In its bid to win a second term running the state’s commuter rail service, the Massachusetts Bay Commuter Railroad Co. has promised to build a $65 million train maintenance facility on the south side of South Station, an endeavor the company says would allow for quicker, more efficient train repairs and serve as a job training center.
The facility would be at the site of a former Stop & Shop supply facility in Hyde Park. That proposal, plus a plan to move MBCR’s downtown headquarters to Roxbury, was included in documents submitted to the T as part of the bidding for the commuter rail contract. MBCR is competing against Keolis Commuter Services, which operates commuter rail service in the Virginia suburbs of Washington, D.C.
The T, which has a policy to refrain from commenting on the commuter rail proposals, is expected to make a recommendation for the winning bidder in January to the board of directors of the Massachusetts Department of Transportation.
“If selected, MBCR will move forward with innovative infrastructure solutions, while ensuring that diversity and inclusion continue to be fostered on the commuter rail,” MBCR spokesman Scott Farmelant said in a statement when asked about the project outlined in the documents, which are not public, but were provided to the Globe.
When asked about elements of MBCR’s proposal, Keolis spokesman Alan Eisner said the transit company planned to adhere to the “cone of silence” called for in the T’s procurement guidelines, accusing MBCR of leaking the information to build momentum for its proposal and sway decisionmakers.
“This not only represents a blatant disregard for the procurement process, but is yet another attempt by the incumbent to unduly influence the outcome,” Eisner said. “Keolis will continue to honor the integrity of the procurement process by not disclosing any information contained in its proposal to any entity other than the MBTA.”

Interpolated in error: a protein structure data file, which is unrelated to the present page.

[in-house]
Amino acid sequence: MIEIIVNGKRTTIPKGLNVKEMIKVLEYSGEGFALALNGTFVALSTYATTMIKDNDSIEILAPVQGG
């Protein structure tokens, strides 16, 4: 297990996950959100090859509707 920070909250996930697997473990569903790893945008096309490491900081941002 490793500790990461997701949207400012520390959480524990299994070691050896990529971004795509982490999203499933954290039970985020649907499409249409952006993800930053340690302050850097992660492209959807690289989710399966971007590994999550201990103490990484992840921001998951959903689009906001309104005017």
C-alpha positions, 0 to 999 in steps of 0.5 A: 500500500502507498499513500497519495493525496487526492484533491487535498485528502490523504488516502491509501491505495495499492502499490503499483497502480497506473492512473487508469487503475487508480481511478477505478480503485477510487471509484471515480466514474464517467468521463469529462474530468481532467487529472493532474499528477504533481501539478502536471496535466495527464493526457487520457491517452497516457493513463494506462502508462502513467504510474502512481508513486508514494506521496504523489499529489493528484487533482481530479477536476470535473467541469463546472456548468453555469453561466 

In the past, Keolis has provided only a few general hints of what the company’s proposal contains, including a planned partnership with local community colleges to provide first-in-the-nation, specialized degrees in transportation.
“When the MBTA makes its final decision and releases the information to the public,” Eisner continued, “the merits of the Keolis proposal will become abundantly clear.”
MBCR’s planned facility would be located at 100 Meadow Road in Hyde Park, a 200,000-square-foot site adjacent to rail tracks.
The new maintenance facility would fill a vital role, as trains must currently be taken to a maintenance center in Somerville for inspections and significant repairs. adding time, fuel costs, and labor expenses to routine maintenance. A facility on the south side of the train system would allow staff to more quickly and efficiently make repairs on train lines that radiate south from Boston.
“This new maintenance facility will provide MBCR with the ability to effectively maintain all locomotives and coaches . . . a critical step toward achieving our goal of enhanced operation efficiency,” the document said.
The $65 million facility, which would be LEED-
certified and include a $3 million green power system, would train locomotive engineers, with two locomotive simulators.
“This new facility will become MBCR’s cornerstone of organization-wide training and workforce development,” the company’s proposal said.
MBCR, which is currently based at 89 South Street, close to South Station, would also move its offices to a location close to Roxbury Community College and Ruggles Station. Both construction projects would be in partnership with Richard Taylor, Massachusetts’ first black state transportation secretary and one of the partners of Tubman Transit, a real estate development company.
Taylor said that though officials have not pinned down an exact site, they would probably erect a building larger than their needs, serving as an anchor tenant and renting the remainder of the space.
It would be an attractive deal for Roxbury, which was recently passed over for a real estate deal by Partners HealthCare System.
Taylor said it would be a symbolic move to bring commuter rail facilities to historically underserved neighborhoods, but would also provide job opportunities and encourage further development in the Ruggles area.
“You think commuter rail, and you’re thinking that it’s just trains running up and down,” Taylor said. “But we have the potential to have two real estate opportunities that could be used to spread broad community equity.”
Darnell L. Williams, chief executive of the Urban League of Eastern Massachusetts, said he has been in talks with MBCR on the project and thinks it would be a good idea, though the competing bidder has also expressed interest in helping the underserved community: Keolis, too, contacted him about working with the Urban League.
“This community is in dire, desperate need of meaningful jobs,” Williams said. MBCR’s two planned facilities, he said, could be “a very, very strong catalyst for employment.”